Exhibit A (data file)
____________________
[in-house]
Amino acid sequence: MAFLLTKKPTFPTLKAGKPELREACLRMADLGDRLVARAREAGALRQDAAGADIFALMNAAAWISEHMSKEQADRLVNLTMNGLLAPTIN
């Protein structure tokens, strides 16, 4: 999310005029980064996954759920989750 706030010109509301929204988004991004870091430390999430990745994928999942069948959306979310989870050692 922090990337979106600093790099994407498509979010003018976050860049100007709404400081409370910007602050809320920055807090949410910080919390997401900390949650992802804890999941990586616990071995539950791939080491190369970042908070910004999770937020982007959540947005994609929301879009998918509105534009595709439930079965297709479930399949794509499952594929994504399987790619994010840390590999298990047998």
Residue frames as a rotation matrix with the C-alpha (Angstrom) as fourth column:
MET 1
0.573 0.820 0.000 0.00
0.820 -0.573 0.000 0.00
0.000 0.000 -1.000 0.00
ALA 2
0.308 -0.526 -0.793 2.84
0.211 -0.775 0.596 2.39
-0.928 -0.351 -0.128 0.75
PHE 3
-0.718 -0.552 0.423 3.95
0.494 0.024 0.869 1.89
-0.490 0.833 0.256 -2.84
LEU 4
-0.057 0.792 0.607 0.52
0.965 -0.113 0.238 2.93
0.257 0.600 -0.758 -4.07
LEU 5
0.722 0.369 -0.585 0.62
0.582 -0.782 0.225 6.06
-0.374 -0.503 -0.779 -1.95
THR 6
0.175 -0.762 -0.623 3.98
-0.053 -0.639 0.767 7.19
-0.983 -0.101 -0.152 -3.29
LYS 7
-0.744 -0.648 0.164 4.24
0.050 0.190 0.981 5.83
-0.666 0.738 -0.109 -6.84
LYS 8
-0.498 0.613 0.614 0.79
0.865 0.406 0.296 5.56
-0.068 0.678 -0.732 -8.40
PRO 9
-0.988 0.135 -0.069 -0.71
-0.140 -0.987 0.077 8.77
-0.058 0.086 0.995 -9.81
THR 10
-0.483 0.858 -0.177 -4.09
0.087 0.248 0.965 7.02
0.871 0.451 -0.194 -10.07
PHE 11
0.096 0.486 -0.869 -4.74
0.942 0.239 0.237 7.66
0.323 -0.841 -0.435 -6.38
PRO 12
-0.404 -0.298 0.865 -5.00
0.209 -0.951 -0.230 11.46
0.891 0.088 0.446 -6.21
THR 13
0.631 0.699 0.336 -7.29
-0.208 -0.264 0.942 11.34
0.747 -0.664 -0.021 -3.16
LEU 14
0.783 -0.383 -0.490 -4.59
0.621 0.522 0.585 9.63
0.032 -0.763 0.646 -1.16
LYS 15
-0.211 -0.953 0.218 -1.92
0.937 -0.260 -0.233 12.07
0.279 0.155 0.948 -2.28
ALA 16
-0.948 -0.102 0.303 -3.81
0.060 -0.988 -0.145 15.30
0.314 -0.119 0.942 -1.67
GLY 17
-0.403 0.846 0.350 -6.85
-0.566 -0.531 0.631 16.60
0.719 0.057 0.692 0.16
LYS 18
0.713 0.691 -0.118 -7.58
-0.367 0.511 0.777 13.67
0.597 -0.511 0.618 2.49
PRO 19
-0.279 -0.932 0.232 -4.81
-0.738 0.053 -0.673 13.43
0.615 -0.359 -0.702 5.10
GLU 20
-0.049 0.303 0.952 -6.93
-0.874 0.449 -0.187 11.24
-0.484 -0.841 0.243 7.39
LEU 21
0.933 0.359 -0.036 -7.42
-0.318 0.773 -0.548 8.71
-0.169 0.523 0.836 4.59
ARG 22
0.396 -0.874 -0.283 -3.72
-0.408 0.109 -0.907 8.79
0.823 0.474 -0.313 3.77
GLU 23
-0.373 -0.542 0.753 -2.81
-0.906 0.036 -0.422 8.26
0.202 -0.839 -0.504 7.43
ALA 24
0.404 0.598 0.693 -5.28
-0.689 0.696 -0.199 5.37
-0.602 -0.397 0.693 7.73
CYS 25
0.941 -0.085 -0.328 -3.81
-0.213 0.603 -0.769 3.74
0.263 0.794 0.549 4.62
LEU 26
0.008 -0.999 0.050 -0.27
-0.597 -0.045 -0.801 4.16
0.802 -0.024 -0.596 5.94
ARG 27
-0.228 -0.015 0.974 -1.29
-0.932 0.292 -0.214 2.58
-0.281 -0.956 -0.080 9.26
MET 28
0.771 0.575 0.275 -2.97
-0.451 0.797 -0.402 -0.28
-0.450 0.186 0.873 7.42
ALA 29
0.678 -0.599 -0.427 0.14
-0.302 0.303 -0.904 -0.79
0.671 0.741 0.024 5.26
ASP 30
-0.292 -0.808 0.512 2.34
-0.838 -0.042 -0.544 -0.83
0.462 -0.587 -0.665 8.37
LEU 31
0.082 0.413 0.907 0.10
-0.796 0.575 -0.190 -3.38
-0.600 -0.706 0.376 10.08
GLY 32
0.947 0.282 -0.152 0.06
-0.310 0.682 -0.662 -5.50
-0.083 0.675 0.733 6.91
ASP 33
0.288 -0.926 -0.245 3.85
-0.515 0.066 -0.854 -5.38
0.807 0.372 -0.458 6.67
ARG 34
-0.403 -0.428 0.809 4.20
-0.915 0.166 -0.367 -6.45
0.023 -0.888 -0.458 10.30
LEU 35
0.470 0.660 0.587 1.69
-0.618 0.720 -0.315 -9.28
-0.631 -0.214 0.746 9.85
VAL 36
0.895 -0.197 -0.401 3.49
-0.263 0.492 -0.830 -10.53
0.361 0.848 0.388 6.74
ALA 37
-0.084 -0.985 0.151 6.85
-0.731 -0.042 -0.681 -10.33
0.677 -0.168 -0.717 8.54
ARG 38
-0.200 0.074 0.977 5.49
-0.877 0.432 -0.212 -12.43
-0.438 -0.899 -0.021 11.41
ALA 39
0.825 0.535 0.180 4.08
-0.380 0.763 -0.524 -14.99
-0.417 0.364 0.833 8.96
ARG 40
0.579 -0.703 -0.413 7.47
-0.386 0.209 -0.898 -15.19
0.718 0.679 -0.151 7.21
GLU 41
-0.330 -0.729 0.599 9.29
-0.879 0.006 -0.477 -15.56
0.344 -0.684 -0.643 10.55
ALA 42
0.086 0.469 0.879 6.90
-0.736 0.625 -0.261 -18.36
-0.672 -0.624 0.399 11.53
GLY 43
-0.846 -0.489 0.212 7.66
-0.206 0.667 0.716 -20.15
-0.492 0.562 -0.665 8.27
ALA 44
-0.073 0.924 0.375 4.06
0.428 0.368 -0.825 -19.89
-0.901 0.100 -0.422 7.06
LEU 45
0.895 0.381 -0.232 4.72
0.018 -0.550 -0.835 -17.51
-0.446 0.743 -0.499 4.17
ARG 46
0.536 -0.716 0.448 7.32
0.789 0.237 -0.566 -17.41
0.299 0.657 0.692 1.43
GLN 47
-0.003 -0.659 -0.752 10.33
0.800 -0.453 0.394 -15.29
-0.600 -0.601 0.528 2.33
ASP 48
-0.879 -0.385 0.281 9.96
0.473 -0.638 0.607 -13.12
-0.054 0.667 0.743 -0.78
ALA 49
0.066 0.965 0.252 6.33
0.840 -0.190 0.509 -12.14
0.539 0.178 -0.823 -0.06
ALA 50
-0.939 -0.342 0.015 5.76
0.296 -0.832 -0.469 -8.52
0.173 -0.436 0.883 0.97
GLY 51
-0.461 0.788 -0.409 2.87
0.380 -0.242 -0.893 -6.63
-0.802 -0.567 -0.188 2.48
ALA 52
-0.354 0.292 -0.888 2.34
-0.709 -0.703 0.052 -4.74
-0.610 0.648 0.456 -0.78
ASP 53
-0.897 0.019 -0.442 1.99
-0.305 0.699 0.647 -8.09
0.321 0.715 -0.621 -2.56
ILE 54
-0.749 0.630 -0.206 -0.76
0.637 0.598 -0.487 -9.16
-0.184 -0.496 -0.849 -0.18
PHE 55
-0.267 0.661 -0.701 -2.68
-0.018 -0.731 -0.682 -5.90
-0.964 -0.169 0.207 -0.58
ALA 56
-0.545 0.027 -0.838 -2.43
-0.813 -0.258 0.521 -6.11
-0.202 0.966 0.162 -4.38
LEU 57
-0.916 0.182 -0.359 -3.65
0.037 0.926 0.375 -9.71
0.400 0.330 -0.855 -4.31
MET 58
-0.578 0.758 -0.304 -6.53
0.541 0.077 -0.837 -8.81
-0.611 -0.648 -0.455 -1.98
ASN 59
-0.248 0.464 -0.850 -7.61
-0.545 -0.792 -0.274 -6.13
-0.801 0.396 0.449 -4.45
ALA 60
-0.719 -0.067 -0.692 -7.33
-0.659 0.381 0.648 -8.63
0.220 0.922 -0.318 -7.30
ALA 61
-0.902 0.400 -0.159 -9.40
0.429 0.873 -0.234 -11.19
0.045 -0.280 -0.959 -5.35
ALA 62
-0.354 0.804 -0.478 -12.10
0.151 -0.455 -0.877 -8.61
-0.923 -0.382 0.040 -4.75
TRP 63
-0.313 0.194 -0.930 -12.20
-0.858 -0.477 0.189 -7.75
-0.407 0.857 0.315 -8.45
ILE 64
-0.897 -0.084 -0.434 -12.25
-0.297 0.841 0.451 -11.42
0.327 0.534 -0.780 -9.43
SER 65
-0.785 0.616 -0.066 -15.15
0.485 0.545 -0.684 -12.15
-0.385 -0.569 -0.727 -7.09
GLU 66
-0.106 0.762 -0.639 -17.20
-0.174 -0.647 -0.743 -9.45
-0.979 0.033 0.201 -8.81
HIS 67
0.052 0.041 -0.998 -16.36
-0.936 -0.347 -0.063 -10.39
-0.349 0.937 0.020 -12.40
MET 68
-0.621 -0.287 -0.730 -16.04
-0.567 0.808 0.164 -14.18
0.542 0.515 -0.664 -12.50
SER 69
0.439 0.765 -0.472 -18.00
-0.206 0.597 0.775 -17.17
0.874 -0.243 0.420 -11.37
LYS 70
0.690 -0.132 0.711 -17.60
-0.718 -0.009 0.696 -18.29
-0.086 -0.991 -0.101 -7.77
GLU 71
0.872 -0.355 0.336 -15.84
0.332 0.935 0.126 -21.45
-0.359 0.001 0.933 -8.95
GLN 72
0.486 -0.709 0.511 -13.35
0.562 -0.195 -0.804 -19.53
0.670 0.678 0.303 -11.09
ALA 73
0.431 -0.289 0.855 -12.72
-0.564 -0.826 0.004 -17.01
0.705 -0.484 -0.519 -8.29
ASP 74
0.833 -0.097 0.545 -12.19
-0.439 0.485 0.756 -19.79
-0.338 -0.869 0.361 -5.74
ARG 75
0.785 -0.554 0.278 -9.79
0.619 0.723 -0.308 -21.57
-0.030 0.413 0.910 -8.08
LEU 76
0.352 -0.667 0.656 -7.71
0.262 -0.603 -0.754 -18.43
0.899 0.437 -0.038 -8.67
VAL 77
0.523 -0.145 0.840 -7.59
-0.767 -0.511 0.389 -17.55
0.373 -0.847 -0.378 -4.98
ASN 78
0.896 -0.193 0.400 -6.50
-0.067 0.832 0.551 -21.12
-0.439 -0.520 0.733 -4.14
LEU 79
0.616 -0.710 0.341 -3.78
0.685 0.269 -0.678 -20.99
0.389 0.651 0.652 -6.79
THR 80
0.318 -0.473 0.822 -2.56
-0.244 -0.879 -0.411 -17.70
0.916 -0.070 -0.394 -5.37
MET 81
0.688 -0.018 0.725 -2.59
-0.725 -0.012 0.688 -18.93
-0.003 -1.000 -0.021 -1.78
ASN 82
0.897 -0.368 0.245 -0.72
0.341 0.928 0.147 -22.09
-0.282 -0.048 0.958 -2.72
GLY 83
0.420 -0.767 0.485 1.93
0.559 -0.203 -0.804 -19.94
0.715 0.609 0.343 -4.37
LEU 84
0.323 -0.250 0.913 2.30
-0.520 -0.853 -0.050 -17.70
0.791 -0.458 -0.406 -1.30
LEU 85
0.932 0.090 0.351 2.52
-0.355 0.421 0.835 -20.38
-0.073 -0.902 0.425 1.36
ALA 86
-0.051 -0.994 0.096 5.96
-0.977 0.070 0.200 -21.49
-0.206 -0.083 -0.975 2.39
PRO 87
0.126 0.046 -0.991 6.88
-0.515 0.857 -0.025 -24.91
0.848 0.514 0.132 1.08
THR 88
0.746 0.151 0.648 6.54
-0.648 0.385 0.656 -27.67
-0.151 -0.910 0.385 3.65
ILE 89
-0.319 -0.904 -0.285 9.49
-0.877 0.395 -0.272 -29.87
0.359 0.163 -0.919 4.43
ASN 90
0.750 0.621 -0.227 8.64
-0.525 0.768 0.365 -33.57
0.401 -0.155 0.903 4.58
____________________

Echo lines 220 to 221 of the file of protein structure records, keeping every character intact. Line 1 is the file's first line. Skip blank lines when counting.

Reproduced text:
-0.184 -0.496 -0.849 -0.18
PHE 55